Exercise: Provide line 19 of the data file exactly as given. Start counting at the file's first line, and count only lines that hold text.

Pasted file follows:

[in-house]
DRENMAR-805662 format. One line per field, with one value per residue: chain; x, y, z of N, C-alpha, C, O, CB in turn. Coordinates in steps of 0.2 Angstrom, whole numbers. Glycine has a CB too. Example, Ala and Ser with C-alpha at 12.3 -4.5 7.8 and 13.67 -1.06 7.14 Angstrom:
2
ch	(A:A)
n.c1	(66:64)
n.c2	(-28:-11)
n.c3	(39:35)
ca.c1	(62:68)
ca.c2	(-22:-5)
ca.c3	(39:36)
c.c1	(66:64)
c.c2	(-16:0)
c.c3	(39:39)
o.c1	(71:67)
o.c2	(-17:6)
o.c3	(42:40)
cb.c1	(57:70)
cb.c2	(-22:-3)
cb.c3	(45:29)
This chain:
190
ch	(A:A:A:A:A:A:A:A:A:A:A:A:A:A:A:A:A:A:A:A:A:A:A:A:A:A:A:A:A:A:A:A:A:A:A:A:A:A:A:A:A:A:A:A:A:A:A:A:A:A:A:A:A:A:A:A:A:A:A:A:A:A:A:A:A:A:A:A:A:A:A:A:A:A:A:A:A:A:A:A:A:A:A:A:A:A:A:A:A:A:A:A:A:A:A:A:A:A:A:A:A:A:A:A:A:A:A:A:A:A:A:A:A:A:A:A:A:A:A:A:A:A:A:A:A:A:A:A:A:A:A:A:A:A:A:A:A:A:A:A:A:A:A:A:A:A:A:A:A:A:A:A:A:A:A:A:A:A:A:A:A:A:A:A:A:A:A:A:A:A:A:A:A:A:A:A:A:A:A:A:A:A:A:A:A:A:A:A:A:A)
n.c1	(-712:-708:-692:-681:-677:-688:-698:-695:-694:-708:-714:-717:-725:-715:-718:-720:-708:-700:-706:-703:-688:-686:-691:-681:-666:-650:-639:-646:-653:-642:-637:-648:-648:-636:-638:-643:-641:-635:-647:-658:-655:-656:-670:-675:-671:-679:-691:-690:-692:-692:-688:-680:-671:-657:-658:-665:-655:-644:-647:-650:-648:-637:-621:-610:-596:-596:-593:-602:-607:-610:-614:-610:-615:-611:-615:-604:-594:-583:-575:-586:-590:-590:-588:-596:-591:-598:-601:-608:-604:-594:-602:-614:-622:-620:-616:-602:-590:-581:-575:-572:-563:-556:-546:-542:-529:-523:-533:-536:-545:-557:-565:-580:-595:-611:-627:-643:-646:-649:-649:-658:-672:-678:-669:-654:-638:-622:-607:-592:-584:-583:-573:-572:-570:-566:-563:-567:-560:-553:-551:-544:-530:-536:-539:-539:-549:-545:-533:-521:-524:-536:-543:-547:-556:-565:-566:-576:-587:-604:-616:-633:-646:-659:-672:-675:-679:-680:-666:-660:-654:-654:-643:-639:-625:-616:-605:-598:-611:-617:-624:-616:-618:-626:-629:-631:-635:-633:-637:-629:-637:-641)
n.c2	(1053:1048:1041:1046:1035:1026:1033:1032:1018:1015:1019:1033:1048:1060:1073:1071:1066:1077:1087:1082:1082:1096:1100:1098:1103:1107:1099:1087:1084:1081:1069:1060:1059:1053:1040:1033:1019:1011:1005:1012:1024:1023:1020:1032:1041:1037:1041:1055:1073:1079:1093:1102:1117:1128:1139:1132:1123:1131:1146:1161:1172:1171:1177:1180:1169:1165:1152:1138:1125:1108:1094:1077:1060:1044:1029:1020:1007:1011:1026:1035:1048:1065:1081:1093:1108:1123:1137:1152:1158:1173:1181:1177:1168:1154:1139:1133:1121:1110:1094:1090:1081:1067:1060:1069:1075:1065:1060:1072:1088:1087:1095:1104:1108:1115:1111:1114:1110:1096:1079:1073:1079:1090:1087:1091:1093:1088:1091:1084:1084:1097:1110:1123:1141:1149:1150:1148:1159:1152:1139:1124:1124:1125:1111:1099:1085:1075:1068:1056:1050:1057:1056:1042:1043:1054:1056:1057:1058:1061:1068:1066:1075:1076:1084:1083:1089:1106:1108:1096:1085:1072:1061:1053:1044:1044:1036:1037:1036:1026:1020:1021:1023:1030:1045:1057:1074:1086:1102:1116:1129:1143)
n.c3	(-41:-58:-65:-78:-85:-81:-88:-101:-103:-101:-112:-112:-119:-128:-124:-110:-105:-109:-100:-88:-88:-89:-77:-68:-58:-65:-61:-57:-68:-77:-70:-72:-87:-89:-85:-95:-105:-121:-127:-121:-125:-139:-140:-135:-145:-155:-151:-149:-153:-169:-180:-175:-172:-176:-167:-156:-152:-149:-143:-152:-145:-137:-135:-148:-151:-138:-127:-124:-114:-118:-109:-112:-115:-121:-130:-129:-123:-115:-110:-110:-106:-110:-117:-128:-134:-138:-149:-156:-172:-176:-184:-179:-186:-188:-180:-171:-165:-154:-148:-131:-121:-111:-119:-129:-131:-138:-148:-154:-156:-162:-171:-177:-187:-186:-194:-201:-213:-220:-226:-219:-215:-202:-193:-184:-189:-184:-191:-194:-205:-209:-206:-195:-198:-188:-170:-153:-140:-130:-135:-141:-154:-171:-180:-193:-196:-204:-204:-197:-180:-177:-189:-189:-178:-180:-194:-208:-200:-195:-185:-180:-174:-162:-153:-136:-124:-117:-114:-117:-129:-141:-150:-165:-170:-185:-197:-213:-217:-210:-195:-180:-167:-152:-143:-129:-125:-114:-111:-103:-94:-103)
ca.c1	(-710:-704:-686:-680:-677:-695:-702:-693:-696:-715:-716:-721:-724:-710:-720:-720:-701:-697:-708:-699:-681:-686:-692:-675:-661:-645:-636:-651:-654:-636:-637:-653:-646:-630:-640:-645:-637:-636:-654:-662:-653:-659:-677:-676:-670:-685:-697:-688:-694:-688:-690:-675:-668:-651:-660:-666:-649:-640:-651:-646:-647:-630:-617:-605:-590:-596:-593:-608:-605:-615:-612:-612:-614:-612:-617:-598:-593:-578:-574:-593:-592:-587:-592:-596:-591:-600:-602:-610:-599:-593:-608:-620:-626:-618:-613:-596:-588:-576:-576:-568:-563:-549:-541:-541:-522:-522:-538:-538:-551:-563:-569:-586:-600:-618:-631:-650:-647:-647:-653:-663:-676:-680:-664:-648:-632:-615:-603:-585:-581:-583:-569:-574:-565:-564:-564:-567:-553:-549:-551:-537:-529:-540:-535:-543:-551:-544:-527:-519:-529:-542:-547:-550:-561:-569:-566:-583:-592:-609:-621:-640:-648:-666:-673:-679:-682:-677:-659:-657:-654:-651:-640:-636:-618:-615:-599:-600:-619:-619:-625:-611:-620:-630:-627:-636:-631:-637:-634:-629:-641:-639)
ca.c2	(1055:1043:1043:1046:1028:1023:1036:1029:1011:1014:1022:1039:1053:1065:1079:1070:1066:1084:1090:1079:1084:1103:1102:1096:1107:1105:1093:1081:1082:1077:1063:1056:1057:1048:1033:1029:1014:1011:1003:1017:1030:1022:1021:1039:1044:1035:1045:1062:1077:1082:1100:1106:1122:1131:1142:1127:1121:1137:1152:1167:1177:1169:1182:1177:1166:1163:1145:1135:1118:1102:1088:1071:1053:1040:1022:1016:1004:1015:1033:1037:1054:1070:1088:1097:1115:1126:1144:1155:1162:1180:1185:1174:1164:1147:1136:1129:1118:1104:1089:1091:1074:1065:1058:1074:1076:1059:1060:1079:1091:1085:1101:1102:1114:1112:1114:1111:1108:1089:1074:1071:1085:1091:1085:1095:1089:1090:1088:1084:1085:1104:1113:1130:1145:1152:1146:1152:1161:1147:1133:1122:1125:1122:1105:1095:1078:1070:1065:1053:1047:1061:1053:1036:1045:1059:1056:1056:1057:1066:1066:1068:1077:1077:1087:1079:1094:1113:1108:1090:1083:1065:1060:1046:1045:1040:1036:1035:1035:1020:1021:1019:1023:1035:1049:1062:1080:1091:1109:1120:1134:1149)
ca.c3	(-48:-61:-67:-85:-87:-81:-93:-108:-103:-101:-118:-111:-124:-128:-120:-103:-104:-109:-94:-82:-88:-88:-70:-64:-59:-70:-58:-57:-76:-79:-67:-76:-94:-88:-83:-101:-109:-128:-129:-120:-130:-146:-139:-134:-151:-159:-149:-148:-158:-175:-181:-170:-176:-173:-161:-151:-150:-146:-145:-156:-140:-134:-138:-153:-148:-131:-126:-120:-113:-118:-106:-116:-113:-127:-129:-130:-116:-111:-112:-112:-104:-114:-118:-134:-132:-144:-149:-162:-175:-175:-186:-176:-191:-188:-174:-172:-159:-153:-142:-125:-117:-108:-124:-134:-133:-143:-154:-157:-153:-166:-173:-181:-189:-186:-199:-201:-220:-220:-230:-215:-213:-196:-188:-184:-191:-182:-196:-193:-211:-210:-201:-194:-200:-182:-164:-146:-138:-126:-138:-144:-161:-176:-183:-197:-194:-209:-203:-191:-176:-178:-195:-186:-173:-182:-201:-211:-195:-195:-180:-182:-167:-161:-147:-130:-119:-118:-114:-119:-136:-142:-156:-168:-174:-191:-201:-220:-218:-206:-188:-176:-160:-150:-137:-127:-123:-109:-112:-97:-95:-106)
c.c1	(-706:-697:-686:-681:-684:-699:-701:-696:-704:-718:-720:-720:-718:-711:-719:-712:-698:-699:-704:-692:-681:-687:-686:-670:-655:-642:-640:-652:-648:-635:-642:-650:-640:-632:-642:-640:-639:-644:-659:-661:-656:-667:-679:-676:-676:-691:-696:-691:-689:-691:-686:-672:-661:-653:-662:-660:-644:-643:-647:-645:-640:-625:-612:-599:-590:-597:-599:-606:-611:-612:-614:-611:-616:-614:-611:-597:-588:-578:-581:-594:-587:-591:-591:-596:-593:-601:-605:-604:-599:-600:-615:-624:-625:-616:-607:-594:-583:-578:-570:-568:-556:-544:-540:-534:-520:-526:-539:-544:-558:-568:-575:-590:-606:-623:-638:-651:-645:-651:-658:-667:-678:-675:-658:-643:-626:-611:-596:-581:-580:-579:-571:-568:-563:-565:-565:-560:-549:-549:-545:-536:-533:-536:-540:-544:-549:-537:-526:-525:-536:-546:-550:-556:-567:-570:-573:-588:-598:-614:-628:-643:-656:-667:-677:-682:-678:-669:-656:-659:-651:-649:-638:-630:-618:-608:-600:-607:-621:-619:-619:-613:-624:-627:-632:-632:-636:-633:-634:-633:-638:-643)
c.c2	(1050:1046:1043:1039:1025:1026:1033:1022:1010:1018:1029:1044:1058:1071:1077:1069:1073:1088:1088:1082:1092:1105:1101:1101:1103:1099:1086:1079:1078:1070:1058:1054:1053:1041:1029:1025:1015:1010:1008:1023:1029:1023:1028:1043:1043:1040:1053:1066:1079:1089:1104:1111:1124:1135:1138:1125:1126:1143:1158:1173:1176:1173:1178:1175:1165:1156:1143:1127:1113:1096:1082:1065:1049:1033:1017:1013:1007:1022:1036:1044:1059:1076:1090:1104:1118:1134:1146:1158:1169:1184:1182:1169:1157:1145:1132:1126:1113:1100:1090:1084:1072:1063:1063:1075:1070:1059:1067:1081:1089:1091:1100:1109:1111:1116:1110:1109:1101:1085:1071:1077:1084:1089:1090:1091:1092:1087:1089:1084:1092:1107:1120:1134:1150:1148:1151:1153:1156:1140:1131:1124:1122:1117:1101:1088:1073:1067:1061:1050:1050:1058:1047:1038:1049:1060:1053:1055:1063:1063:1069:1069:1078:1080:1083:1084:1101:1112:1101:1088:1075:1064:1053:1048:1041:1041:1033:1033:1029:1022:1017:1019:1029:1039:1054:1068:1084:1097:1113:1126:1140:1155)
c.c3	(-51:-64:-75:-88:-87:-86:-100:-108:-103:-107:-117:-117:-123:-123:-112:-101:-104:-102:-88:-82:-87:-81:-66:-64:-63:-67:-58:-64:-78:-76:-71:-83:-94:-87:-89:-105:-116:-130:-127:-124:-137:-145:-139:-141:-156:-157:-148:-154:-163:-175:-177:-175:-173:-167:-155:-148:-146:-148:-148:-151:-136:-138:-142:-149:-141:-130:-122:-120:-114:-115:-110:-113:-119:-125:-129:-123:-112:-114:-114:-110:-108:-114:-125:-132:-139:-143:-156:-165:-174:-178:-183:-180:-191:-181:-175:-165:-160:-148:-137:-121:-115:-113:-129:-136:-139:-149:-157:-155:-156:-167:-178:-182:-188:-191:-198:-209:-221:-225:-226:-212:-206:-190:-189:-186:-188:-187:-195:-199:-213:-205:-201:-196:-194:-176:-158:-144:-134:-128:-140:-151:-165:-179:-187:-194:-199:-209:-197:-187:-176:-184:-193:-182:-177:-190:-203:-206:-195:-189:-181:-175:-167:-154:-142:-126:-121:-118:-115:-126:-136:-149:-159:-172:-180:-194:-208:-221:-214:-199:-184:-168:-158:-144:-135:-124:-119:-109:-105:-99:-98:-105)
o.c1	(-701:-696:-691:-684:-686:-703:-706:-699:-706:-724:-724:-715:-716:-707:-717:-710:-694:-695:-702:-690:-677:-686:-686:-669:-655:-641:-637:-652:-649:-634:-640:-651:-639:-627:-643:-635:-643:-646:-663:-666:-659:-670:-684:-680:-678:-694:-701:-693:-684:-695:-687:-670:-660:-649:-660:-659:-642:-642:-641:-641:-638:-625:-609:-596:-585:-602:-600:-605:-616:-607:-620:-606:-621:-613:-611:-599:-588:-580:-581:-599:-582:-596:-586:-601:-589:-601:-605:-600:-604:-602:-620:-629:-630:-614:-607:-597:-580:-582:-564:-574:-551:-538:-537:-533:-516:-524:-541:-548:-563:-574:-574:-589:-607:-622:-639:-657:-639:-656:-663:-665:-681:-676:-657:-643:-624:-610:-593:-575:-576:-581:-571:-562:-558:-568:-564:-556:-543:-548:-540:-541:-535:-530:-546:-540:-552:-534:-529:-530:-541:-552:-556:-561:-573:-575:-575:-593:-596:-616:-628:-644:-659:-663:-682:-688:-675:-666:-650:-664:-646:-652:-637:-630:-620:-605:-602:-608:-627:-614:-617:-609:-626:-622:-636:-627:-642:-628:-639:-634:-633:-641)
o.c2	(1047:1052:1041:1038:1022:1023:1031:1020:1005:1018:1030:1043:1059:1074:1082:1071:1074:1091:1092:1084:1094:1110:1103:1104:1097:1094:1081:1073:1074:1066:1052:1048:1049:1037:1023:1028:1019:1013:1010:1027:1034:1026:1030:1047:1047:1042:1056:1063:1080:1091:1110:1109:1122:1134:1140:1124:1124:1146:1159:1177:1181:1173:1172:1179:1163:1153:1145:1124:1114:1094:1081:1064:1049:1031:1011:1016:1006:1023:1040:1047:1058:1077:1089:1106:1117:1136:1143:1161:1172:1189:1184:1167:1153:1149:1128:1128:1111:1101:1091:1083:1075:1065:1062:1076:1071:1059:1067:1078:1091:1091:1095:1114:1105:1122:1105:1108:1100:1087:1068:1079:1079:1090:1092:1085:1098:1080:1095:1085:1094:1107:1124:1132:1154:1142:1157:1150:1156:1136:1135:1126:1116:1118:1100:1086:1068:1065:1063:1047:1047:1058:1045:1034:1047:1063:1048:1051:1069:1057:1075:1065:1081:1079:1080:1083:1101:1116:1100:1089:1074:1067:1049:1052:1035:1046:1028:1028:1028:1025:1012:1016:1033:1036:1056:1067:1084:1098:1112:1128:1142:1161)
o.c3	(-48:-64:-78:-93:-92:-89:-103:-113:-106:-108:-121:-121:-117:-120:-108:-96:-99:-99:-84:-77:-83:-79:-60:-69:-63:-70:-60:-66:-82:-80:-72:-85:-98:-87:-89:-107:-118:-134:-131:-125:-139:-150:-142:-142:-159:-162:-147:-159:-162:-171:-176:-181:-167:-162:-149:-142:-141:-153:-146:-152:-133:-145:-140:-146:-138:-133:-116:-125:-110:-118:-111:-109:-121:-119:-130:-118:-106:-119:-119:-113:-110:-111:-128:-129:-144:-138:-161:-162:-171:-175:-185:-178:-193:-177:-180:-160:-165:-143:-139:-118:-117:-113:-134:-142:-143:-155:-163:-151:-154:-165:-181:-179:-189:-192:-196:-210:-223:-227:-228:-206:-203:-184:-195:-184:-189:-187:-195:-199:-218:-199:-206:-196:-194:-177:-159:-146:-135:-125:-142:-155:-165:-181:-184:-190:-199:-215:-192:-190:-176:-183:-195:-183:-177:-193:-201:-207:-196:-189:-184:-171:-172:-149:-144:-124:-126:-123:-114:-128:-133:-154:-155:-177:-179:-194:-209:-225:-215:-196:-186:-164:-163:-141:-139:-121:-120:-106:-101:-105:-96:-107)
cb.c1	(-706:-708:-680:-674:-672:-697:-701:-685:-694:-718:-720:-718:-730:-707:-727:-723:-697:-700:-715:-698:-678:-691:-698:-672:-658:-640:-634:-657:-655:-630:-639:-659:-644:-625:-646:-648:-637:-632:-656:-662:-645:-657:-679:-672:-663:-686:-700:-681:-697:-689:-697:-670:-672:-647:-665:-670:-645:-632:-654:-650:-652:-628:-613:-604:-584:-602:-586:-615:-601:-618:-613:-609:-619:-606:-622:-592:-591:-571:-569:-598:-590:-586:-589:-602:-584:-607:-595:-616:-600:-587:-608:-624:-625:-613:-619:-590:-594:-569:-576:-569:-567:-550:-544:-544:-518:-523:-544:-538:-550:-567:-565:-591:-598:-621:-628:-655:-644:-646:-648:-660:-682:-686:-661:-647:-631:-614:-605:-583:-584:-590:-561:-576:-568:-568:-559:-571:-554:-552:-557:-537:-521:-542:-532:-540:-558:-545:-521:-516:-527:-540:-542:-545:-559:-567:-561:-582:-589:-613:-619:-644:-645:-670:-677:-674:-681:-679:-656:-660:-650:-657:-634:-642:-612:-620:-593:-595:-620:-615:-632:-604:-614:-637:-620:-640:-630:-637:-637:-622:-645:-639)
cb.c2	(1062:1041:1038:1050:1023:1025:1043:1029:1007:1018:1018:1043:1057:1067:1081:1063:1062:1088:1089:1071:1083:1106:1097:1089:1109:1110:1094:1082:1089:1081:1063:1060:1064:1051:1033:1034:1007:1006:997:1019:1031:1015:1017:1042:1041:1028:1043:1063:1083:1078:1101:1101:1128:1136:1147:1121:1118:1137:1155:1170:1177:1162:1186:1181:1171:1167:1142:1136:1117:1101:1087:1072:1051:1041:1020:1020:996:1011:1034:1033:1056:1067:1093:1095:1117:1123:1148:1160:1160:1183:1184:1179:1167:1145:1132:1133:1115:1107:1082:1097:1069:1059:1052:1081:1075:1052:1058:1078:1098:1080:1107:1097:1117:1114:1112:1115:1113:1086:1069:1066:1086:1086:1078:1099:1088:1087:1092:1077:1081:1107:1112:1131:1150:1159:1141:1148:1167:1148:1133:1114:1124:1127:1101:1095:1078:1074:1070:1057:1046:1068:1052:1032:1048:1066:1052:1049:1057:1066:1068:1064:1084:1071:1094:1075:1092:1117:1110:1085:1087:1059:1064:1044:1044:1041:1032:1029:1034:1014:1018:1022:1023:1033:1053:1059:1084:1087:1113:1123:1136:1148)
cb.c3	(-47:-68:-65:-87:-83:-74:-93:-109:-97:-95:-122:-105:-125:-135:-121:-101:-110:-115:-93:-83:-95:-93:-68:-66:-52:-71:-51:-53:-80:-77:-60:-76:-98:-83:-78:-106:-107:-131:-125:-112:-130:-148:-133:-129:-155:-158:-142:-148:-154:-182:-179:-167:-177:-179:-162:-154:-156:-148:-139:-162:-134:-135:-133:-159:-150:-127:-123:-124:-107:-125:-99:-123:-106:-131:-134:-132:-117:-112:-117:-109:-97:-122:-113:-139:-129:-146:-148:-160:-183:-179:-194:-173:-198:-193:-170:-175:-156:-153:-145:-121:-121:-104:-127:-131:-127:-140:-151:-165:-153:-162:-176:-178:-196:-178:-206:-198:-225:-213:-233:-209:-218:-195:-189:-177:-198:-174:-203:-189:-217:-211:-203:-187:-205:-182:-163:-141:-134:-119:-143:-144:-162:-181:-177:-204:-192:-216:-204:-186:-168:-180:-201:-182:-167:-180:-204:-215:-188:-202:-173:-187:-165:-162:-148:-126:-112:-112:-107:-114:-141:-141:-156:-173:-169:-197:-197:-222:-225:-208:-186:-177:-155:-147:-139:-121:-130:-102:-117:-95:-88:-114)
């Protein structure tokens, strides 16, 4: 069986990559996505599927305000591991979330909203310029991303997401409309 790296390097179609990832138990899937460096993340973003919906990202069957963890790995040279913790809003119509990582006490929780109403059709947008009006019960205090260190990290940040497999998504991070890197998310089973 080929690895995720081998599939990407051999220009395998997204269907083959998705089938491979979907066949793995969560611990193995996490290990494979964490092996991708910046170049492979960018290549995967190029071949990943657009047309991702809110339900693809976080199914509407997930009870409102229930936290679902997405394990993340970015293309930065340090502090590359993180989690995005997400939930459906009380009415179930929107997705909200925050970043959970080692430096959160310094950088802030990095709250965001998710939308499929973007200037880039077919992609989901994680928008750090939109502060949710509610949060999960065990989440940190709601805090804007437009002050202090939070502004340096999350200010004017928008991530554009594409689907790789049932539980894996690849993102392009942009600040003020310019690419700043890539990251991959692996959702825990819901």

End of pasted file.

cb.c3	(45:29)